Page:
Dear Santa Macintosh

by Simon St. Laurent

I'm very happy with my iMac, but I've been working with various PDAs and have to admit some lust for the Tablet PC stuff I've seen lately, since clamshell laptops (like the one I'm working on at the moment) just don't really inspire me. Since the holidays are coming soon, writing to Santa seems like a good idea...

I think Apple already has the software I want - OS X and Inkwell pretty much promise to take care of my needs. Excellent network support, a Unix foundation, good (and improving) Java support, and a friendly interface - very cool.

What I'd like is a new piece of hardware. The size and weight of the iBook are fine with me, but I want less. Take off the keyboard and put a touchscreen over the LCD. Let me use the LCD either horizontally or vertically, and let me plug in a USB keyboard or mouse if I need them. Give me a folding stand that lets me set it up on a hotel desk in landscape or portrait modes (I've wanted a portrait-oriented monitor for my Mac since about 1989), plus a VGA output for conference presentations, and I'll be set.

A weatherproof cover for outdoors would be a nice option, but doesn't have to come in the main package. iBook prices would be nice too...

Anyone else want a bit more flexibility than a clamshell laptop?


2002-11-23 19:12:12
I've been hoping for a while now...
Ever since Inkwell was announced as a component, visions of tablets , PDAs, and cross-over devices like the OQO have been dancing in my head. That, and ultra-portable laptops with touchscreens (similar to the Fujitsu LifeBook P1000 series). Or even without touchscreens.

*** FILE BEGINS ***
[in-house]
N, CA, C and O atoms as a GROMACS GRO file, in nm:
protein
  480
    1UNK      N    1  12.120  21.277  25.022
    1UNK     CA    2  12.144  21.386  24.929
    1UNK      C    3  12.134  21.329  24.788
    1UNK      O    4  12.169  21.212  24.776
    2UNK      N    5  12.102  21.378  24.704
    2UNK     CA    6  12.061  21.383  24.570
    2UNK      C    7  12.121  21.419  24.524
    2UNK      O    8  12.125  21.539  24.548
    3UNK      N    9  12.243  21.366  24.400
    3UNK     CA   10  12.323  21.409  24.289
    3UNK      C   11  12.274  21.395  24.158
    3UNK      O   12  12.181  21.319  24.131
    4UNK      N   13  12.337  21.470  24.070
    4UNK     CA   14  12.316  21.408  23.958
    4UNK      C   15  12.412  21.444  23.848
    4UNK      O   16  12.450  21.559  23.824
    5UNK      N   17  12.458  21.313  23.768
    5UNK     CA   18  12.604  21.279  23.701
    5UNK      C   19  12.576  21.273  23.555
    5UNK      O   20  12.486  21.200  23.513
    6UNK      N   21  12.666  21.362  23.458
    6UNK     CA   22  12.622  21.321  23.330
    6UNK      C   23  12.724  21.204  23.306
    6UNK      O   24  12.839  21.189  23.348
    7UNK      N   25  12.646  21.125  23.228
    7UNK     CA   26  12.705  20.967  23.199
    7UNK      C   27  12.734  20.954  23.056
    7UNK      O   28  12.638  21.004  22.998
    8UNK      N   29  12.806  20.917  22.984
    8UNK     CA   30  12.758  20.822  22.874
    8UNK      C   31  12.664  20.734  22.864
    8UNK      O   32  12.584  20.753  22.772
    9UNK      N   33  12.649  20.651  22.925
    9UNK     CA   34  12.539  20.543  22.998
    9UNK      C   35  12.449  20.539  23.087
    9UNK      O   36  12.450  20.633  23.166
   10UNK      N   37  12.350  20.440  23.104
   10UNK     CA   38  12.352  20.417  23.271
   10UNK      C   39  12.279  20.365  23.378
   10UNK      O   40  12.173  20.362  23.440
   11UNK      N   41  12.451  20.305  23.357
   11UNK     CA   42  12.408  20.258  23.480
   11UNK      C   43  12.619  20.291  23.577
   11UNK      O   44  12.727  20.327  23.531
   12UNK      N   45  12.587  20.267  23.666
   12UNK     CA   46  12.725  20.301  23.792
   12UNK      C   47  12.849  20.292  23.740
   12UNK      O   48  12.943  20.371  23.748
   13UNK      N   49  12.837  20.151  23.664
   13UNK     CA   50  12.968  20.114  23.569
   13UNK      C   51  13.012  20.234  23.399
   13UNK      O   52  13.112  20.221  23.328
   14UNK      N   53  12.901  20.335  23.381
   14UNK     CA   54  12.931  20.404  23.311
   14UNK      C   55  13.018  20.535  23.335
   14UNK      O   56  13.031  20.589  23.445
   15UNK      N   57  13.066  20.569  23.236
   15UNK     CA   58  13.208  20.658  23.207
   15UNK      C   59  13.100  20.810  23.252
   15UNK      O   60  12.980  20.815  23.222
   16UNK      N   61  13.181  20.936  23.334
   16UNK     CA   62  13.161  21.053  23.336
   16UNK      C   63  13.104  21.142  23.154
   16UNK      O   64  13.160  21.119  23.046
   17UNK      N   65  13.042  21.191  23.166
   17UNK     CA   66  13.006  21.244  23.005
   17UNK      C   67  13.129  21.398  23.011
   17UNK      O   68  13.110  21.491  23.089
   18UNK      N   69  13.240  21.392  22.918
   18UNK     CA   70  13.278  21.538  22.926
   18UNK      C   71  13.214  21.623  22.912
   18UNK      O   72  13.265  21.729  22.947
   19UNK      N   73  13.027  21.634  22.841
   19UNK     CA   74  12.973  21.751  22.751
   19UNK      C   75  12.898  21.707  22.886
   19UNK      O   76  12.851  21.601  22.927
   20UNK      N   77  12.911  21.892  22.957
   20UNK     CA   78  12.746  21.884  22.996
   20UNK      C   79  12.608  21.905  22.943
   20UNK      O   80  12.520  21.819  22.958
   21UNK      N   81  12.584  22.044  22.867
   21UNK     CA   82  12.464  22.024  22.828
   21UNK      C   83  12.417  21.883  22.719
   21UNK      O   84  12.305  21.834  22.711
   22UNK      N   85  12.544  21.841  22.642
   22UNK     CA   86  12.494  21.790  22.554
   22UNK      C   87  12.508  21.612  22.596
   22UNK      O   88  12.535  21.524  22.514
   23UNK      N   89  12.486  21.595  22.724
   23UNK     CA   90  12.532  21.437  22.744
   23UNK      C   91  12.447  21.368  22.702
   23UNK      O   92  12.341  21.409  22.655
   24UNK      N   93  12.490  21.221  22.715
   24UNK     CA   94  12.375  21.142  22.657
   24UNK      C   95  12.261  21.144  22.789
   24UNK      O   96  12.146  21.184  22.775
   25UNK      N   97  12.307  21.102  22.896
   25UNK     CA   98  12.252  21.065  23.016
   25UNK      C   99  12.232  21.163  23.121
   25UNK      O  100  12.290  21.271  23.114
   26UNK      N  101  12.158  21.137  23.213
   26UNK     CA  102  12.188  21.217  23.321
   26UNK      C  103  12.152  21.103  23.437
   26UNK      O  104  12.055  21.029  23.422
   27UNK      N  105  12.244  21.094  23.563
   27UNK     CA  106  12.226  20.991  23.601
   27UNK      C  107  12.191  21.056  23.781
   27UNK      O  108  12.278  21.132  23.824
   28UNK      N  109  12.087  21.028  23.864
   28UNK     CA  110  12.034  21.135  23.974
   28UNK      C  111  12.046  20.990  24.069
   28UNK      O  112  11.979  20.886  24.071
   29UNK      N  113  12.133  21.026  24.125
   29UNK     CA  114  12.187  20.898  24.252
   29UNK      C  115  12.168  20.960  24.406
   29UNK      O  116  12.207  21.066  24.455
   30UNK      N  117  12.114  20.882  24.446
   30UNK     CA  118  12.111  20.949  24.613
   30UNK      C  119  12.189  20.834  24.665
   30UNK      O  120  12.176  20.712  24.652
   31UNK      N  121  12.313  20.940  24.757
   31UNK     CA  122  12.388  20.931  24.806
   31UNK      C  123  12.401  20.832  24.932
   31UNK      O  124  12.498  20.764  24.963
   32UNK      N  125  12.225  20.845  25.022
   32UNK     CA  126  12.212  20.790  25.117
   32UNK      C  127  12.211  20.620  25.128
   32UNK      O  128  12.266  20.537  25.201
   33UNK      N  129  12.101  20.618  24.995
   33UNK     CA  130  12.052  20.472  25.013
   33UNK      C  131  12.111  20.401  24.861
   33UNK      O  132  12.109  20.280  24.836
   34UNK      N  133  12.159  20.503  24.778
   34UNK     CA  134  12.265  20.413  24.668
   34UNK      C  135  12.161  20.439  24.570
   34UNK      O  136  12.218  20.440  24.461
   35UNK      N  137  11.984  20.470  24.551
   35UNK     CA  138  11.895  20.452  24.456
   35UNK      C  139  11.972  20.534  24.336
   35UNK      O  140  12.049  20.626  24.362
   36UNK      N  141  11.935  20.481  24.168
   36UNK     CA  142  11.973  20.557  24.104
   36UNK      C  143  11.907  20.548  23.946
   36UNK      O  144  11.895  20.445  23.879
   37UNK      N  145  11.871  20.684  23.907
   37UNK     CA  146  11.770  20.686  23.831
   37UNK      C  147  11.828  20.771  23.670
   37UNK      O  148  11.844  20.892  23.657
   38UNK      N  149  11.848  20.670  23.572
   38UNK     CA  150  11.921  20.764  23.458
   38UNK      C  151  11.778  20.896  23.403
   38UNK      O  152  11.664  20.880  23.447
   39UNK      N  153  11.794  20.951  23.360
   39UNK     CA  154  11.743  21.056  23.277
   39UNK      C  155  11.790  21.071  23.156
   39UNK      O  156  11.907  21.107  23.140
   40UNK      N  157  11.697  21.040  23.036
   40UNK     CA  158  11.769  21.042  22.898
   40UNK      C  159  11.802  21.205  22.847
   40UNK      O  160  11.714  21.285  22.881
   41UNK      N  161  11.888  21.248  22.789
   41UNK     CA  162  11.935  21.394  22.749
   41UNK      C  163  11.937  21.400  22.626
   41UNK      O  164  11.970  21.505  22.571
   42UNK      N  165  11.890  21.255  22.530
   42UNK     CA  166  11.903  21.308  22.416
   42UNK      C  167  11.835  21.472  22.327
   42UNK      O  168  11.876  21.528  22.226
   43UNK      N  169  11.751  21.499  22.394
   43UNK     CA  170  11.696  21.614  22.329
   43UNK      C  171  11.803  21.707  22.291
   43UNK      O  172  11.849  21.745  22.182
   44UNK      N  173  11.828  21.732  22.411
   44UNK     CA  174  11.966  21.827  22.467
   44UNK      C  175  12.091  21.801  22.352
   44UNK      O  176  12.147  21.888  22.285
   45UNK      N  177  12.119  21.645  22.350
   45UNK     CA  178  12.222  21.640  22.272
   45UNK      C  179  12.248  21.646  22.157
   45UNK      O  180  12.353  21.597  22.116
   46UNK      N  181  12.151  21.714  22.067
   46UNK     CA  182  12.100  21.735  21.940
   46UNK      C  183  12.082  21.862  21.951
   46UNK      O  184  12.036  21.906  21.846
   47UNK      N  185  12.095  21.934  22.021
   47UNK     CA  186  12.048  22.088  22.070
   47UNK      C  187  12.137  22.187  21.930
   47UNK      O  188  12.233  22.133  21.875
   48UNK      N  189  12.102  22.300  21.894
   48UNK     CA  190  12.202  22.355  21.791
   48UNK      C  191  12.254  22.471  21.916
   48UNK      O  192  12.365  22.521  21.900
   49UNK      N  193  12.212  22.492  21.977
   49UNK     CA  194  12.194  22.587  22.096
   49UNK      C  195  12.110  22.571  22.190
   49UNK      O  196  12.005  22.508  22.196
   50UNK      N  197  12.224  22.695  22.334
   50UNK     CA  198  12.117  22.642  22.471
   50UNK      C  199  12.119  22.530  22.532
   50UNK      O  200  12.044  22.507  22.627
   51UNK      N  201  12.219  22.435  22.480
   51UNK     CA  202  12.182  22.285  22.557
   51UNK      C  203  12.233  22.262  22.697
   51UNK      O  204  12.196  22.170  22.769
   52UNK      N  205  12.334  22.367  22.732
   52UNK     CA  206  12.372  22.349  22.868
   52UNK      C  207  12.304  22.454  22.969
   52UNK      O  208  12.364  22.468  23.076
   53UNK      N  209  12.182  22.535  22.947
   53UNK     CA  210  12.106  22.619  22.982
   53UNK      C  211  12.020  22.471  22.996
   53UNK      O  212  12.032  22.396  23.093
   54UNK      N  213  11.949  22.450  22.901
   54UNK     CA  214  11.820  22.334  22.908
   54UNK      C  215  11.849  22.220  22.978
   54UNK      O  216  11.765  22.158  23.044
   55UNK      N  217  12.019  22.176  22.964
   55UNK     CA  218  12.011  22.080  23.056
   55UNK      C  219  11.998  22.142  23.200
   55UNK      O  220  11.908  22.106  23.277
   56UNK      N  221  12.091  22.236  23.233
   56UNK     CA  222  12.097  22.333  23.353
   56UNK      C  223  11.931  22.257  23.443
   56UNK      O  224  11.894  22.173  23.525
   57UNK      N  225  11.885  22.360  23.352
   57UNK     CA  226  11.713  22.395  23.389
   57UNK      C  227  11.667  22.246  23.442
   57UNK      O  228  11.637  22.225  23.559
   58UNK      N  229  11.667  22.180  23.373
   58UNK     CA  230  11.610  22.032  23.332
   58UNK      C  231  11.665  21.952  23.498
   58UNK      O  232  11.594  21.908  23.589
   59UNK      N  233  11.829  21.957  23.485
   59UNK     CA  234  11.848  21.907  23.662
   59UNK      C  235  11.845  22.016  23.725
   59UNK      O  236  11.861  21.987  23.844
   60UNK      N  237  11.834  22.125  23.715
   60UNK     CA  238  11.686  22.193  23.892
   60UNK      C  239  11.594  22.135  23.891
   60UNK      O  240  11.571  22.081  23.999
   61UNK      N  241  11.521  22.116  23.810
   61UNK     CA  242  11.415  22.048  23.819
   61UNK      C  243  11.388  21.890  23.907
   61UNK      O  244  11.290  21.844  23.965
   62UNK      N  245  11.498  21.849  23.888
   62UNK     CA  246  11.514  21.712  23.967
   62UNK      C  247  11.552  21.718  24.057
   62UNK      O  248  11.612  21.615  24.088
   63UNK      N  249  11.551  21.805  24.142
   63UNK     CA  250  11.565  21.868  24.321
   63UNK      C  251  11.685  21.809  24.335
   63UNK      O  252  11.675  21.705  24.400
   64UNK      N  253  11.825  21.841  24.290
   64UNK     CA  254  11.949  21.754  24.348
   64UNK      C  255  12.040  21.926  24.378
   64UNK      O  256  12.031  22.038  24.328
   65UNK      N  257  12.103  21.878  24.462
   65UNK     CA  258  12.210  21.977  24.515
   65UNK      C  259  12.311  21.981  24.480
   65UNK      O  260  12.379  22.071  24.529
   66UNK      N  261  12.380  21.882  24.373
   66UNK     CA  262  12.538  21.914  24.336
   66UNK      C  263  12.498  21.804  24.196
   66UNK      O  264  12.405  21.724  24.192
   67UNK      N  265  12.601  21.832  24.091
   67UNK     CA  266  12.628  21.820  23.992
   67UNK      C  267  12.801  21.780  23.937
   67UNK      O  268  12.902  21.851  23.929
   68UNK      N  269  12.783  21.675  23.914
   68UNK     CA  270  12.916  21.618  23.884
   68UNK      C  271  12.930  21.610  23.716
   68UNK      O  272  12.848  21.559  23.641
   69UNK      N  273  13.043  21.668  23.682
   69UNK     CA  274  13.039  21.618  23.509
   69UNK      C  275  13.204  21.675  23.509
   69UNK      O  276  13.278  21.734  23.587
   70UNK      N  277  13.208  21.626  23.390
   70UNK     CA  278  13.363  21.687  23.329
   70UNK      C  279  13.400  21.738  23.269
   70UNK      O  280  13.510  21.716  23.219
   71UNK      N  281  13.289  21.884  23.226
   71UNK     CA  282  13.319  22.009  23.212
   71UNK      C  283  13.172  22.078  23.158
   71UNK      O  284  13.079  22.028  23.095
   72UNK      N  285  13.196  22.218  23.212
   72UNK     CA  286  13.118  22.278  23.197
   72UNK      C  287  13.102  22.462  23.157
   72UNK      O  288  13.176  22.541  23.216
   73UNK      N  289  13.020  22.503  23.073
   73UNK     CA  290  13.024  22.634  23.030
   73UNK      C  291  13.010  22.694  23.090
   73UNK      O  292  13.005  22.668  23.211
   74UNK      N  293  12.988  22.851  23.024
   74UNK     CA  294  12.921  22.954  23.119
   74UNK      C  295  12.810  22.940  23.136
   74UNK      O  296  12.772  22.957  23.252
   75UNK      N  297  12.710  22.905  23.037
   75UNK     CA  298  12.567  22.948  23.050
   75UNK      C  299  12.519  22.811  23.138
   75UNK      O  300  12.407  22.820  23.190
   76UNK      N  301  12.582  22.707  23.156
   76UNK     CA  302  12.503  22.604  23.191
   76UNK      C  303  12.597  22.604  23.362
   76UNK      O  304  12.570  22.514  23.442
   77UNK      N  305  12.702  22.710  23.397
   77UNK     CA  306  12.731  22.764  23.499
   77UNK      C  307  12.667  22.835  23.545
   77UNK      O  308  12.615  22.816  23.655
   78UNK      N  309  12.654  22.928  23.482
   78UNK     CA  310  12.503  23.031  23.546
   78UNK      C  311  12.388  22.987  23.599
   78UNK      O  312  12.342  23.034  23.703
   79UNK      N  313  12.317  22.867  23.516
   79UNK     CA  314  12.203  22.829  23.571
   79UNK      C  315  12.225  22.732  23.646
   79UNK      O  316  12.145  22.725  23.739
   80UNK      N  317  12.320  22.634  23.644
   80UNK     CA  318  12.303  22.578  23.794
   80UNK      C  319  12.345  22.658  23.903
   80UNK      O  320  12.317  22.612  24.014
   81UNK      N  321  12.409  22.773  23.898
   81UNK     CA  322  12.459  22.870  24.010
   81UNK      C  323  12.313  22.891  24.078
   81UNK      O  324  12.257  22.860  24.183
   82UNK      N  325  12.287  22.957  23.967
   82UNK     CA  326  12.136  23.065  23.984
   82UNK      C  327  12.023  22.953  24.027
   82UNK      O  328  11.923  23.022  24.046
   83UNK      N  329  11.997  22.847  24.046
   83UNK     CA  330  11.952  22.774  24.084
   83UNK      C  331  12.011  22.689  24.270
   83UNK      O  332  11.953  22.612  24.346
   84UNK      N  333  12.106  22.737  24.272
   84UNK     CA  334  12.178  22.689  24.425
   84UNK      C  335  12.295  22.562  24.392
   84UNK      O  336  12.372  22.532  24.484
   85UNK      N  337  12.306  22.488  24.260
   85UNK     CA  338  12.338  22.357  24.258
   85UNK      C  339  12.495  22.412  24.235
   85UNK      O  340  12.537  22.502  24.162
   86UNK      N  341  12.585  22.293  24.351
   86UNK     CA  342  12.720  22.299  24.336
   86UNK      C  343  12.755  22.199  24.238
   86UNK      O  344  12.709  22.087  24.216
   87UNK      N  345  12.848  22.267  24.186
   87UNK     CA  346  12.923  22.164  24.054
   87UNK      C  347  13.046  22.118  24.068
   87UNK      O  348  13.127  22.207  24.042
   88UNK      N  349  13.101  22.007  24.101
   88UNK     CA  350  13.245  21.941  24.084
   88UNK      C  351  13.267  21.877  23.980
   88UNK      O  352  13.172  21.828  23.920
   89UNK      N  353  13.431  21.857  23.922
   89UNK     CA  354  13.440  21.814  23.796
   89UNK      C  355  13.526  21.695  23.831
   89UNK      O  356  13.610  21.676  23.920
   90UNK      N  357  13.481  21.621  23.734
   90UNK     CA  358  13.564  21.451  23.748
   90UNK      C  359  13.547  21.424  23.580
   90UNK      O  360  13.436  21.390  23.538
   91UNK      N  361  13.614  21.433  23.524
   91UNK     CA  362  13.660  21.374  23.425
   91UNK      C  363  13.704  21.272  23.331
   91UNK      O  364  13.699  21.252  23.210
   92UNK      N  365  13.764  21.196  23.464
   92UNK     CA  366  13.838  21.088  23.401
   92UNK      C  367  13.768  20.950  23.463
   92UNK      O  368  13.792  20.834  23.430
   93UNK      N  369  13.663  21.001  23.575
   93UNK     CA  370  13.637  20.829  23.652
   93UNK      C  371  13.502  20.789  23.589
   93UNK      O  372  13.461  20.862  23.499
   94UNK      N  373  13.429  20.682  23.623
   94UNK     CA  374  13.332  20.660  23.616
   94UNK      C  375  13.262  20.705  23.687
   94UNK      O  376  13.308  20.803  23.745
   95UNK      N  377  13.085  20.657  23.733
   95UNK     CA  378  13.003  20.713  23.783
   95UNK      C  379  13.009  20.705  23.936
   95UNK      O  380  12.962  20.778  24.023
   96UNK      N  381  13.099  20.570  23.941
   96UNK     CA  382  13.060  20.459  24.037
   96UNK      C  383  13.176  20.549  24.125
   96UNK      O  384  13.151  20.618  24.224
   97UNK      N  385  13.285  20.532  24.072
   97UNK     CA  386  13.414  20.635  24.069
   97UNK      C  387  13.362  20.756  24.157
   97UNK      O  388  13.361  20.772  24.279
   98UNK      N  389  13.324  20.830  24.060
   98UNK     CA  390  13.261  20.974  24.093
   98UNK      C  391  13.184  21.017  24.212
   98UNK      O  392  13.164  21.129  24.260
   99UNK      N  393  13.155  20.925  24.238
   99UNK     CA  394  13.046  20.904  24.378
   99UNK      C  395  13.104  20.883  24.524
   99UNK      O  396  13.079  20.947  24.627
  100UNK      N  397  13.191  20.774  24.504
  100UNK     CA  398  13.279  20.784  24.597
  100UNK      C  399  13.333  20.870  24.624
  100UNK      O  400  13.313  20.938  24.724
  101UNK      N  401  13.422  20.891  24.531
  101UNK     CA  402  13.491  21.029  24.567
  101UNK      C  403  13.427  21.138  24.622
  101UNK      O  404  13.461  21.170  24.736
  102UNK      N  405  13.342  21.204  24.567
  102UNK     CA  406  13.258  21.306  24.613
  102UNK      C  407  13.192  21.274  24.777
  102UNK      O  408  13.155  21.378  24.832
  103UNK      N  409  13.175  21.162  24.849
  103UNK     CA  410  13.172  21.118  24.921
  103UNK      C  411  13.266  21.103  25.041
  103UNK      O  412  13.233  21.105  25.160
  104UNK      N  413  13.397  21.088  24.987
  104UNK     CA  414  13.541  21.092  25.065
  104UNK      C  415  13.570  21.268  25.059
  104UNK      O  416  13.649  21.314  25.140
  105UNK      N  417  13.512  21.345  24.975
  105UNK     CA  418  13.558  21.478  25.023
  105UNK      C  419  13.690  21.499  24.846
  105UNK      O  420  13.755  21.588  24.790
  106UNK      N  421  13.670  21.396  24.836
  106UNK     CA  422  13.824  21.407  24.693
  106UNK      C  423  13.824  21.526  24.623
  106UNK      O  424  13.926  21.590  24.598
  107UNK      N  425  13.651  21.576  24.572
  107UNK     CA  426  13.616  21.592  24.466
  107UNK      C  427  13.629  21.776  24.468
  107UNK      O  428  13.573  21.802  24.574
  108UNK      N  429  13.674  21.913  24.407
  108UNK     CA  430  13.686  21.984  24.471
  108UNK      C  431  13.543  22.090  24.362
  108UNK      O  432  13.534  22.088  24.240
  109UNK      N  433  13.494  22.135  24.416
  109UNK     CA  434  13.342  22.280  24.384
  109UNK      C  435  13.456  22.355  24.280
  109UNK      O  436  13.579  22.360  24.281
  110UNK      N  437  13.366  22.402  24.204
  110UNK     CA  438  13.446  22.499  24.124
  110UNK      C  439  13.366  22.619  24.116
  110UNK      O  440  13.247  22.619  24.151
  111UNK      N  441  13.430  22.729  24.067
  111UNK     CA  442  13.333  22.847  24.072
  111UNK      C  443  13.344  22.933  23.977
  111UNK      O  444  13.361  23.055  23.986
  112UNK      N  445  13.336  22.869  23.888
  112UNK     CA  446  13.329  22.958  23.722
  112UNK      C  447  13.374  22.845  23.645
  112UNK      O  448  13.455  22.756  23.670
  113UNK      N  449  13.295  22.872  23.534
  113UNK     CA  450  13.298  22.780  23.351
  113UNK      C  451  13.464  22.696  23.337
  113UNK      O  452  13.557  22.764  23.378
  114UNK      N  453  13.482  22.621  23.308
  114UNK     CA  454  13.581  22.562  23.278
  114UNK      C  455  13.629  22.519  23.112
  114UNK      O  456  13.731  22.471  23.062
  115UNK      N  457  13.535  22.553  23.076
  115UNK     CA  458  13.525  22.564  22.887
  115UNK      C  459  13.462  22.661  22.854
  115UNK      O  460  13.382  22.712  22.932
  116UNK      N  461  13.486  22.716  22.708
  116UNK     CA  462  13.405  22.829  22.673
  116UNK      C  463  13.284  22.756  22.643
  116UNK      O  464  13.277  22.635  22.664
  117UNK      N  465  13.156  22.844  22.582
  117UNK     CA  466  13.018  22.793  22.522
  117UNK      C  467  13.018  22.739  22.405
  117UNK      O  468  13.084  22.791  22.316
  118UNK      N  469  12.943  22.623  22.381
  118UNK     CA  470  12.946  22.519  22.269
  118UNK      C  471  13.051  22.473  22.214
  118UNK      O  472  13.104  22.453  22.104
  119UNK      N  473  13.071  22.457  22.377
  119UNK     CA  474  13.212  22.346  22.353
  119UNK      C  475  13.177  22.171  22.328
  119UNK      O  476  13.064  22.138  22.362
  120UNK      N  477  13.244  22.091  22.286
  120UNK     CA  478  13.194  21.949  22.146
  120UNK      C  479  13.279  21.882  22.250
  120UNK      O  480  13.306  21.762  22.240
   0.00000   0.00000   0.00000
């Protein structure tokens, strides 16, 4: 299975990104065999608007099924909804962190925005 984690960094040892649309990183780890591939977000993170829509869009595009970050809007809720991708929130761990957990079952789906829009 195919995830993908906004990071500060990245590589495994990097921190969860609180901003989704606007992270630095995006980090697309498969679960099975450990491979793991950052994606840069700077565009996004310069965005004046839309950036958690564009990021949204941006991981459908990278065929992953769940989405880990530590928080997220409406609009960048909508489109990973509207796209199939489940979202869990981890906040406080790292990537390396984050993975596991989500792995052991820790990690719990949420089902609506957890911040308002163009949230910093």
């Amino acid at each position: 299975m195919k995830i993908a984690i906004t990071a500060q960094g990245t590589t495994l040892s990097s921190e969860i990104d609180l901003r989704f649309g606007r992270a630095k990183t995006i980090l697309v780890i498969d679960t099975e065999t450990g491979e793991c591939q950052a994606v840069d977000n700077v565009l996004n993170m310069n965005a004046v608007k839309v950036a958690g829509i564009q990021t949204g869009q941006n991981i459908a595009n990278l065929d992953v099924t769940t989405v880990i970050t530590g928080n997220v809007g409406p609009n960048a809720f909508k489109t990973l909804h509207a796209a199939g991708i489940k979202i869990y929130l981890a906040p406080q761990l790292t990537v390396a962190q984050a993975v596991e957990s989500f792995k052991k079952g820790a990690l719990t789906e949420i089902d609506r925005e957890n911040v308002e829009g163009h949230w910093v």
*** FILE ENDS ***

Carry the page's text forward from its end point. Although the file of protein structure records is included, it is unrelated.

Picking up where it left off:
Apple can CLEARLY move forward into the realm of PDAs without breaking any of their existing product category lines, and could easily design a "professional" and a "consumer" model. And everyone would want one.

An ultra-portable is more tricky -- it would have to have the computing power of the "consumer" iBook while having the price of "professional" TiBook.

A tablet would also be somewhat painful to place. Again, battery life requirements and intended uses place an Apple tablet in the "consumer" area, but the additional cost requirements involved in adding in a touch-sensitive LCD and whatever add-ons are necessary (docking base, keyboard, a wireless access point is almost a necessity) would make the unit's price much more expensive. On the other hand, Apple doesn't differentiate the iPod based on "professional" or "consumer", so they may not need to slot such a device. They may simply make a few variations available at differing, though all fairly expensive, cost points, and let that be that. Further, since Apple has not seen the need to adhere to the principle of making the absolutely fastest computers they can, they may well not see the need to even introduce such a device at all at this time. Instead, they may want to wait a while longer until a larger market exists, and/or the cost of the specialized tablet components drops to the point where reasonable performance can be had for a reasonable price.